Archive for Thursday, January 20, 2005

Event honors King’s memory

January 20, 2005

The Rev. Martin Luther King Jr.'s vision came to life this past weekend at a Leavenworth church event that celebrated the life of the slain civil rights leader, an event organizer said.

"We brought together mayors and ministers, Catholics and protestants," said Joyce Williams, who coordinated the tribute Sunday at Bethel African Methodist Episcopal Church, 412 Kiowa St. in Leavenworth. "By bringing together people from all demographics from the Leavenworth and Lansing area, we were living his dream."

About 150 people were in attendance for the medley of musical performances, interpretive dance and speeches.

Many community leaders, including Lansing Mayor Kenneth Bernard and Leavenworth Mayor Brian Grittmann, made short speeches about King. Bernard praised King's commitment to his cause.

"He taught the world how to achieve goals unviolently," Bernard said. "He was never deterred from his goals.

Mayor Kenneth Bernard, center, flanked by the Rev. B.J. Landrum and the Rev. Betty Hannah-Witherspoon, spoke at Sunday's tribute to Martin Luther King Jr. at Bethel AME Church in Leavenworth.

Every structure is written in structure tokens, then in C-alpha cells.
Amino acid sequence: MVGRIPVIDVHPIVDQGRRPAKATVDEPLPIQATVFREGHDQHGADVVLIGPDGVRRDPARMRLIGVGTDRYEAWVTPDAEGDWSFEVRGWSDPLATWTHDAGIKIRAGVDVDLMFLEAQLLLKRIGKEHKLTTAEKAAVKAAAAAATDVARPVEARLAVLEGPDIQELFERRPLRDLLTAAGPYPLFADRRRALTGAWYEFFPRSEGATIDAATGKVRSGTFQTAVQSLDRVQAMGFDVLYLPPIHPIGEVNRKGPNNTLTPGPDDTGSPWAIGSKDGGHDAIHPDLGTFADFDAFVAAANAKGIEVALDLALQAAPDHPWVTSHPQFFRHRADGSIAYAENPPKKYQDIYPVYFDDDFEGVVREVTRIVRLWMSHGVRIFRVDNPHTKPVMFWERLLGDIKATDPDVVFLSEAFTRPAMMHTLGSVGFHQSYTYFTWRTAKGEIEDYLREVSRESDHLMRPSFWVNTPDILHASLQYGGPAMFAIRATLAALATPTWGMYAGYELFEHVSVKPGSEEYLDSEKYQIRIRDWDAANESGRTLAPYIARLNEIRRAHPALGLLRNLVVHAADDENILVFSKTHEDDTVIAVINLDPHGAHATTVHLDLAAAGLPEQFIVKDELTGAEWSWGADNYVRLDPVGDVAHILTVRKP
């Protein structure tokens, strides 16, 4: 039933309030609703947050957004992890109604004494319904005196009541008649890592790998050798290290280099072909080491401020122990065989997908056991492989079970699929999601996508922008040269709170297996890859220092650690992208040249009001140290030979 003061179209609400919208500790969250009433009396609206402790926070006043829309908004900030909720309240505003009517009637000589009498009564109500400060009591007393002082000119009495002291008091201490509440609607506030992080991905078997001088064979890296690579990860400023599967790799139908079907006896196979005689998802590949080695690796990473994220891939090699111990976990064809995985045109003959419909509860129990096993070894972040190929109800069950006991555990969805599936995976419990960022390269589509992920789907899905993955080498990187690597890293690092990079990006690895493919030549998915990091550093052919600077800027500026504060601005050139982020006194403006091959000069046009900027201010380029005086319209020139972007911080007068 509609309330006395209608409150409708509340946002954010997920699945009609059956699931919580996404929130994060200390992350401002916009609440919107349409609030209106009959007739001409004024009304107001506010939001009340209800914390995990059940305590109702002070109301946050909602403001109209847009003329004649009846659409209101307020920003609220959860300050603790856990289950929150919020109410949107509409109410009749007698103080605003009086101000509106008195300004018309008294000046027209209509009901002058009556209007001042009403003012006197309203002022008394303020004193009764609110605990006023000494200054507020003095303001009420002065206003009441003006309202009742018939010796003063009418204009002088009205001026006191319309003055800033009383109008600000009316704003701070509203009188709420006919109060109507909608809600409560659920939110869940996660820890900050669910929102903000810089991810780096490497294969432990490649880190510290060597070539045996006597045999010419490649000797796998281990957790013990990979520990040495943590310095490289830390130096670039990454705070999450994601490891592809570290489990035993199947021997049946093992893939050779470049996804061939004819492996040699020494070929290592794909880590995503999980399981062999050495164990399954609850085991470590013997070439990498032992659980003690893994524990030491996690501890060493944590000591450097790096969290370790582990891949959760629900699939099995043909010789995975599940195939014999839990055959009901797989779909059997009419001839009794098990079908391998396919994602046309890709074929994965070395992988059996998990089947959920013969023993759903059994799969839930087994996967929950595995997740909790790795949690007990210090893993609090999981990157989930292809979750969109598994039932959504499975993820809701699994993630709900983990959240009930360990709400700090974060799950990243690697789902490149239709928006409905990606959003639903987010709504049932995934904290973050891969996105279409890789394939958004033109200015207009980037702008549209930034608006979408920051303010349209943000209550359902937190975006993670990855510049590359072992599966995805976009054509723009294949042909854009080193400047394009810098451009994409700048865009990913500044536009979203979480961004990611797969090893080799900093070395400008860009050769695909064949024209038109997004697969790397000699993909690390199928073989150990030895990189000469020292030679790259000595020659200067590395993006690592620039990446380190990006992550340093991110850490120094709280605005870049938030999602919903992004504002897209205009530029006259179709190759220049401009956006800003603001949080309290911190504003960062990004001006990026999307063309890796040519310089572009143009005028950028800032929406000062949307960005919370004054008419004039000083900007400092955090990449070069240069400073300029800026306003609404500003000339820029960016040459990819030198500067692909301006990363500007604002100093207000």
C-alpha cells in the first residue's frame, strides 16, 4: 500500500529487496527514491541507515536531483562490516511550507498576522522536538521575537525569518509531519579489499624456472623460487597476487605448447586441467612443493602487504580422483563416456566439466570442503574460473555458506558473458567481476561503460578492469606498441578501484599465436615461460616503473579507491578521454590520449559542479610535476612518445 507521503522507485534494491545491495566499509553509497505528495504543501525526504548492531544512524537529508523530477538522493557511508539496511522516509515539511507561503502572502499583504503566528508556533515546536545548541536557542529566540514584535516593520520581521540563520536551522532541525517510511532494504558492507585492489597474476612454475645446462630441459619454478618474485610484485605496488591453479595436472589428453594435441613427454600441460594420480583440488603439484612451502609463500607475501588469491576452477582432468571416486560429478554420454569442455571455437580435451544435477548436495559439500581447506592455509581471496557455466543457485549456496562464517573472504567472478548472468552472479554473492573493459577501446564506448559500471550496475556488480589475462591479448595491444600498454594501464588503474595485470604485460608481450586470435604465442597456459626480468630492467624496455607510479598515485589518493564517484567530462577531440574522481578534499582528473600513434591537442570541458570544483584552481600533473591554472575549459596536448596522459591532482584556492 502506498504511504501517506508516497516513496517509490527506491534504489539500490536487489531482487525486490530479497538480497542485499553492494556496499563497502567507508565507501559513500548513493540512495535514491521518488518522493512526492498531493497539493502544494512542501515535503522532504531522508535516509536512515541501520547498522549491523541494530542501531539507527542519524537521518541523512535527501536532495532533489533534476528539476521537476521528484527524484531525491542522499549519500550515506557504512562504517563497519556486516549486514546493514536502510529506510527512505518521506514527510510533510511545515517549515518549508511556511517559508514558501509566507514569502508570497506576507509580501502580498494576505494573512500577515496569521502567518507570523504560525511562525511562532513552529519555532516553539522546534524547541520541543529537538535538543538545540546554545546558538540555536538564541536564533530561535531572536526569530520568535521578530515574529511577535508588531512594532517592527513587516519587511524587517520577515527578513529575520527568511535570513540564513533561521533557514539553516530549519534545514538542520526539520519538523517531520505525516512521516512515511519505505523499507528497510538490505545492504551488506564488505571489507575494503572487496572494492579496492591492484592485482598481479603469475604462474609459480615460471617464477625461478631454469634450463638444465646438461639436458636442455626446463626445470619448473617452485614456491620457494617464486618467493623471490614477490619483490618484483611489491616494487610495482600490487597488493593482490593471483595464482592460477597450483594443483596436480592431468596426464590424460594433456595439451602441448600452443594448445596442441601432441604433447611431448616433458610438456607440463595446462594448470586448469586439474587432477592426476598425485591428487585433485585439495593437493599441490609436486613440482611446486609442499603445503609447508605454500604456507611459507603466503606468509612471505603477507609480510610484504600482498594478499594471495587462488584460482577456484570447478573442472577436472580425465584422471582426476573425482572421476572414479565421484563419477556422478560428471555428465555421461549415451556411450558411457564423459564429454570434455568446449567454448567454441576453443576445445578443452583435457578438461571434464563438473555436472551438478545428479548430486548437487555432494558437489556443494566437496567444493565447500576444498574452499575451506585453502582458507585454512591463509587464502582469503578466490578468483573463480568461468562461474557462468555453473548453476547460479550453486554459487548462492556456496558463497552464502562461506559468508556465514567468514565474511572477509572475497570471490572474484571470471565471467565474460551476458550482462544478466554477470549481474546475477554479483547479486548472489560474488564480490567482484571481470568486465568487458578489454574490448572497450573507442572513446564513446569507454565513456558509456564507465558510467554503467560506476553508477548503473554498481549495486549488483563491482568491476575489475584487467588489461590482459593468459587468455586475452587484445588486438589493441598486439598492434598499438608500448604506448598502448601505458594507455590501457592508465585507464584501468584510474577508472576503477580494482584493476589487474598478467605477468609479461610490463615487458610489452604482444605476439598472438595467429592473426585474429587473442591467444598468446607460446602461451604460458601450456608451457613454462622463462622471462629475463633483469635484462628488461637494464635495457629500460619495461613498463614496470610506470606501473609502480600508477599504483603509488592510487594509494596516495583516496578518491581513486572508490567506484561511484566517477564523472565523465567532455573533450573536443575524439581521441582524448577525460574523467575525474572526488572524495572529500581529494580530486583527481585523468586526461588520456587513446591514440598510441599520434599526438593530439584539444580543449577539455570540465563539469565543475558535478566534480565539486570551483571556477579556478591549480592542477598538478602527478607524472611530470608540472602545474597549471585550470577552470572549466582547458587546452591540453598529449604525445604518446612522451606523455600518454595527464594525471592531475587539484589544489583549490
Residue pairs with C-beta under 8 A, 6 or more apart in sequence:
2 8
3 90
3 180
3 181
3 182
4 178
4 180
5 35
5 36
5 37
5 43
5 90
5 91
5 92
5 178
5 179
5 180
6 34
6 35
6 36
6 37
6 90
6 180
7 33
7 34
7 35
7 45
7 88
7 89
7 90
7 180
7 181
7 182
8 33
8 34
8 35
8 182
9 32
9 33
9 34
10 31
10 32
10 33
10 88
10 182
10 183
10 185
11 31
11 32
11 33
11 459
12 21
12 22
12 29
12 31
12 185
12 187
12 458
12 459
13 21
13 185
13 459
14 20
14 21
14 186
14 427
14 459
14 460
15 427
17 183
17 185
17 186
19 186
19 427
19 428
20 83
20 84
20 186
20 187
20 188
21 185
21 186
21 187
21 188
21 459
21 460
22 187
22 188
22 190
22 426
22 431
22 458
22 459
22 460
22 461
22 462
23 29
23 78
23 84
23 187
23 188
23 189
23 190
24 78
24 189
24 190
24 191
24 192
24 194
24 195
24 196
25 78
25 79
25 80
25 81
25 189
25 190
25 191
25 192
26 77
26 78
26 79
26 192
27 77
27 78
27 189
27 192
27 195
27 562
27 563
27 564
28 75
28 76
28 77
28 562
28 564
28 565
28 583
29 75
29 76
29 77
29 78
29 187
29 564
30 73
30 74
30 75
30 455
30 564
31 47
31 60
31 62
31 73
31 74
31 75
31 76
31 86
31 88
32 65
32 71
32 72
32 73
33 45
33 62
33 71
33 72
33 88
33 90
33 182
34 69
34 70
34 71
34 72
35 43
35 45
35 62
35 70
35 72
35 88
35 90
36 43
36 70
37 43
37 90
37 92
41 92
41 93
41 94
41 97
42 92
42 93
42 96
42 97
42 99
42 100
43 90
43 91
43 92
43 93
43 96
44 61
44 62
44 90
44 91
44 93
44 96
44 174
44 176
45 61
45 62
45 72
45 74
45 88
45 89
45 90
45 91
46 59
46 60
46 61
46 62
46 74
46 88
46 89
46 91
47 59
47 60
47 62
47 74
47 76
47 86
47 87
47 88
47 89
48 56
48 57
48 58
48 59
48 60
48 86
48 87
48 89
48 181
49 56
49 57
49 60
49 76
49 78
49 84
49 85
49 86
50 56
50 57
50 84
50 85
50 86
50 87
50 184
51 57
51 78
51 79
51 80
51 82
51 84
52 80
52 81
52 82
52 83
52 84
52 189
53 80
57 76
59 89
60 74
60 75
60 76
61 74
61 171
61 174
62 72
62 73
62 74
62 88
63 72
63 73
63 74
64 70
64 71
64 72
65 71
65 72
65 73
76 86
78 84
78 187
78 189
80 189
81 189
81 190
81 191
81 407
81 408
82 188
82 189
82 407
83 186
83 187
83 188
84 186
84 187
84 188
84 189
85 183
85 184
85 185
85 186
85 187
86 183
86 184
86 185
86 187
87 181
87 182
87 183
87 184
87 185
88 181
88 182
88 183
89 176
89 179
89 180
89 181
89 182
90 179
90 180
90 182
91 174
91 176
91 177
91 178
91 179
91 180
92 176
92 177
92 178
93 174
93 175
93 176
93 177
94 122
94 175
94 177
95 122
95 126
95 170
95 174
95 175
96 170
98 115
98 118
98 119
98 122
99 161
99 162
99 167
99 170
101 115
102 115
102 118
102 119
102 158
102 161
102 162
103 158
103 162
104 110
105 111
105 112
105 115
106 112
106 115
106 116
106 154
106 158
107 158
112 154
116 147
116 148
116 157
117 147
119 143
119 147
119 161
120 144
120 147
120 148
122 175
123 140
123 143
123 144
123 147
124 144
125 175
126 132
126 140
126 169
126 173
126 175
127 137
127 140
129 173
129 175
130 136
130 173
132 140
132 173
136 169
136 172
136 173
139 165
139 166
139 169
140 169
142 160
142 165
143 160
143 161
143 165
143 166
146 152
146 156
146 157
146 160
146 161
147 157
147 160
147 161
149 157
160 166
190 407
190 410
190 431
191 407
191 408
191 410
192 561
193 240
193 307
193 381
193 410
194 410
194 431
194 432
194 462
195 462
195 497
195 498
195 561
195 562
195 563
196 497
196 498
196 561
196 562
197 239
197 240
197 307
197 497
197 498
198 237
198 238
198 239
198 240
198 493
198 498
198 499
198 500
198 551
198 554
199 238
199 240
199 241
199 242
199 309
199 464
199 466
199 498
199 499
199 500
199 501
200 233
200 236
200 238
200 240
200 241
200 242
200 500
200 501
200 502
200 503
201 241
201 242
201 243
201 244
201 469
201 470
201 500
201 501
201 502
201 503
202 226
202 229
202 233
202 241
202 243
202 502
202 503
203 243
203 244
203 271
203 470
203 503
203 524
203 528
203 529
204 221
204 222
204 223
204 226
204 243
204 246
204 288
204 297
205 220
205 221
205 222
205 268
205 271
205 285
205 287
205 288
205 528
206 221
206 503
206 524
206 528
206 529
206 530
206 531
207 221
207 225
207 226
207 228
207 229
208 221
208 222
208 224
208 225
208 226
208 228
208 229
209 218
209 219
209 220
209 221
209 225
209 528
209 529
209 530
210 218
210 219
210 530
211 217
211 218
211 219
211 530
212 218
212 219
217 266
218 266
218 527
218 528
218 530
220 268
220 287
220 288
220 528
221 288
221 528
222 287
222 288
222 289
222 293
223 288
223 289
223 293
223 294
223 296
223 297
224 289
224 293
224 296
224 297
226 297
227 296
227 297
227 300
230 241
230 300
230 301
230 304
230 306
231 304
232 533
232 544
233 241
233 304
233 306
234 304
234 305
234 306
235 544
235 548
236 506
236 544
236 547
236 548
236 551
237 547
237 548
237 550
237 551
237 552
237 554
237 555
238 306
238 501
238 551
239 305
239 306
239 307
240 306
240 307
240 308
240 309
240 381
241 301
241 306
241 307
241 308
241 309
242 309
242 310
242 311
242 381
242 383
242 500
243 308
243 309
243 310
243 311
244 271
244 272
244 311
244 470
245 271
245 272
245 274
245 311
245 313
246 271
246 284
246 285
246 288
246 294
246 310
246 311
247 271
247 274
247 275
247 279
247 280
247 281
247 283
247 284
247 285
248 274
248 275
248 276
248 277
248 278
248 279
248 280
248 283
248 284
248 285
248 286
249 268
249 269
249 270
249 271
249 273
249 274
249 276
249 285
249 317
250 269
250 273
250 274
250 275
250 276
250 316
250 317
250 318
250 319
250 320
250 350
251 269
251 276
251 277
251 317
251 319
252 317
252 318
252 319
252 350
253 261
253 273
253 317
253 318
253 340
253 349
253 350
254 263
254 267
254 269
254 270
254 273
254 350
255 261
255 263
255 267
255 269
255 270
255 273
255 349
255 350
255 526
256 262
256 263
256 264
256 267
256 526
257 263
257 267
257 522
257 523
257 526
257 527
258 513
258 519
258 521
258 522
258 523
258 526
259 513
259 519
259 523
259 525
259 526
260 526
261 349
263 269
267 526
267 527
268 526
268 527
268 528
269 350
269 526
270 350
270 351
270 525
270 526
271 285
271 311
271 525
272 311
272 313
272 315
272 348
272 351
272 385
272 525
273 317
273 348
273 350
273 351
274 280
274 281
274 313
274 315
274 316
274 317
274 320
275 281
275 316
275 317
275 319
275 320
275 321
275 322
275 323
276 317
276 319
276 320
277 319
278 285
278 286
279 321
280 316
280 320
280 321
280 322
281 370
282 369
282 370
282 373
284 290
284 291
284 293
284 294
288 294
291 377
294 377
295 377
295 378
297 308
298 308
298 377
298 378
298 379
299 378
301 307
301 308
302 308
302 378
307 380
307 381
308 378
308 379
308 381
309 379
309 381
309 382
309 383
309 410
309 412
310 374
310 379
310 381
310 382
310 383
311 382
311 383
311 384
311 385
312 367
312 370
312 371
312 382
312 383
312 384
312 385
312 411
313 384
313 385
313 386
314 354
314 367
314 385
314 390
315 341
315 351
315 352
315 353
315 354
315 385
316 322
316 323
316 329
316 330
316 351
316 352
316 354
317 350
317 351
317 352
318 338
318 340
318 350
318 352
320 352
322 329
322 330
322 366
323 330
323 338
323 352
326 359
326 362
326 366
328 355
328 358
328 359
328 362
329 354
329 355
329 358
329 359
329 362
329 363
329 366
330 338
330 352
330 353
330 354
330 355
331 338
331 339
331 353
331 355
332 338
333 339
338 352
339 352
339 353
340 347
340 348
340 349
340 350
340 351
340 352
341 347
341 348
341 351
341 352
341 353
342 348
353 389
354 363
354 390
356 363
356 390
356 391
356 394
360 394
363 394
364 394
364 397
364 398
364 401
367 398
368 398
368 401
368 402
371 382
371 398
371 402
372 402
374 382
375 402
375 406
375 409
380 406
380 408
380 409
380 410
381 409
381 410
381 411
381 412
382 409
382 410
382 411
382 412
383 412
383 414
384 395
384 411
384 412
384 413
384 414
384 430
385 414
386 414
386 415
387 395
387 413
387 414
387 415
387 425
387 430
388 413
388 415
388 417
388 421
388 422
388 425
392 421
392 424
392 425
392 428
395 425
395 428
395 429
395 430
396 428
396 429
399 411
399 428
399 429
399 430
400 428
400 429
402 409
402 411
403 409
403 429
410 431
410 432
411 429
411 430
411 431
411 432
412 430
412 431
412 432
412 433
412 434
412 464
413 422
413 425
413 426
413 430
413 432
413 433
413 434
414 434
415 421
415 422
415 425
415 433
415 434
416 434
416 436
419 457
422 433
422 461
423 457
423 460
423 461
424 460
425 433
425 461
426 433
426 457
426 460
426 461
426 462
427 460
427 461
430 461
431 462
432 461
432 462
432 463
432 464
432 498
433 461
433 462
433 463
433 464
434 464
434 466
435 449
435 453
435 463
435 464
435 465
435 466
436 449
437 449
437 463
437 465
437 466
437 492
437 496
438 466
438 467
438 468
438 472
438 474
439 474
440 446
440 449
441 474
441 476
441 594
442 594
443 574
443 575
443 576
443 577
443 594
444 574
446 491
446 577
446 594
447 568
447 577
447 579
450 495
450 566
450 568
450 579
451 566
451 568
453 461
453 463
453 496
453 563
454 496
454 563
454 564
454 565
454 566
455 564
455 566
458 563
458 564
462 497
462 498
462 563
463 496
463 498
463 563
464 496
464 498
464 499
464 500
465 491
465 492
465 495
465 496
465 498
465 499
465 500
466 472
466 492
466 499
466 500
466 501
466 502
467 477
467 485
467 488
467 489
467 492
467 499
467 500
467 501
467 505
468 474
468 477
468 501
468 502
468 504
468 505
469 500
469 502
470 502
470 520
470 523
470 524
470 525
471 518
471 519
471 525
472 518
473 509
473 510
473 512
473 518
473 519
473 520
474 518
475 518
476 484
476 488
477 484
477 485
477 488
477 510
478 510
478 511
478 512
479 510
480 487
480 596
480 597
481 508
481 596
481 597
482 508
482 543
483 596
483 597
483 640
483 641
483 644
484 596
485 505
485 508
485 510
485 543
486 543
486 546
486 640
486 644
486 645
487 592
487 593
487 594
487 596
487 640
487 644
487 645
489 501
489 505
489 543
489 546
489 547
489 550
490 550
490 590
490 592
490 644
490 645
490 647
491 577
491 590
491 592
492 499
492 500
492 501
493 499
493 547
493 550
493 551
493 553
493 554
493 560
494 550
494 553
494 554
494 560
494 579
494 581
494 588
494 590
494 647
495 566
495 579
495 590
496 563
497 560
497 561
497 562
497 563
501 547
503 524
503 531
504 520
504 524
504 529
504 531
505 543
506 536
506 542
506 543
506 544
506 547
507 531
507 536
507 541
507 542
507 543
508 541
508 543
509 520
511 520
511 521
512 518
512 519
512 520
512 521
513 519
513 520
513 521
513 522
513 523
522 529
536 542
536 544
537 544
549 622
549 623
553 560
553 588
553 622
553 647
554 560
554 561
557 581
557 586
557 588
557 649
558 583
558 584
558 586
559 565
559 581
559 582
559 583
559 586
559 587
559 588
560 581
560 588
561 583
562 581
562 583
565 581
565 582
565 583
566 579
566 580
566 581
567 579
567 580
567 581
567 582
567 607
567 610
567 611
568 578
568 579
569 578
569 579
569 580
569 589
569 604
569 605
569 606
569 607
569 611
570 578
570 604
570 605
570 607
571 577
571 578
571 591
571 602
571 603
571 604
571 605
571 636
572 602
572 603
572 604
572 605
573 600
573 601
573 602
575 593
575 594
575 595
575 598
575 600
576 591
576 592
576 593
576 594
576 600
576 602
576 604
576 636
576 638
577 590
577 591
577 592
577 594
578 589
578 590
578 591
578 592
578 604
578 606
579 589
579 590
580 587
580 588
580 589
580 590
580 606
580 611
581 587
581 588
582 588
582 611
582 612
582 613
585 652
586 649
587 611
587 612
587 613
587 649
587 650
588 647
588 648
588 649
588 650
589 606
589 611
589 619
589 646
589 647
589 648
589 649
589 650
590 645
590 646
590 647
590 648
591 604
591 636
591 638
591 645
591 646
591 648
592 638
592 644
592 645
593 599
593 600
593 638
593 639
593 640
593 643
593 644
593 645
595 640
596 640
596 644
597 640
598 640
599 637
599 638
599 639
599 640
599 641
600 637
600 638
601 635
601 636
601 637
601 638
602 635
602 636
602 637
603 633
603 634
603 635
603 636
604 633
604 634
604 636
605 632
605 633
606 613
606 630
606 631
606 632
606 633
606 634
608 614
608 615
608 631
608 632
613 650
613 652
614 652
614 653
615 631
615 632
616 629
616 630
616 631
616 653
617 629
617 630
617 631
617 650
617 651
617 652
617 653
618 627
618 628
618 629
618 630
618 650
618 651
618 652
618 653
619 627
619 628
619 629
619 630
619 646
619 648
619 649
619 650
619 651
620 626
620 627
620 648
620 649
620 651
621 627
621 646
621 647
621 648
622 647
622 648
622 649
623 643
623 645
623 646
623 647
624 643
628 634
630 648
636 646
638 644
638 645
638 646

Mayor Kenneth Bernard, center, flanked by the Rev. B.J. Landrum and the Rev. Betty Hannah-Witherspoon, spoke at Sunday's tribute to Martin Luther King Jr. at Bethel AME Church in Leavenworth.

"If a man hasn't found something worth dying for, he hasn't lived."

Other officials and community members participated in the musical parts of the celebration. Leavenworth City Manager Gary Ortiz sang "America the Beautiful" and First Christian Church member Tom Sack sang "Let There be Peace on Earth." The Bethel choir entered the church holding candles and singing "Battle Hymn of the Republic." Later in the event, the congregation joined to sing "Couldn't Hear Nobody Pray" and the Negro anthem "Lift Every Voice and Sing."

Williams said she was especially impressed with the rainbow of people involved.

"It's not just a black day, it's a tribute given to a man who raised social consciousness of all people in the world," Williams said. "We hope to continue the holistic approach to his day including all people."

She said involving everyone, especially youths, is important to honoring King.

"It is important for children to understand history. If they don't understand history they won't understand their future," she said.

In the future, Williams said it would be nice to see tributes to King move from church to church in the Leavenworth and Lansing areas.

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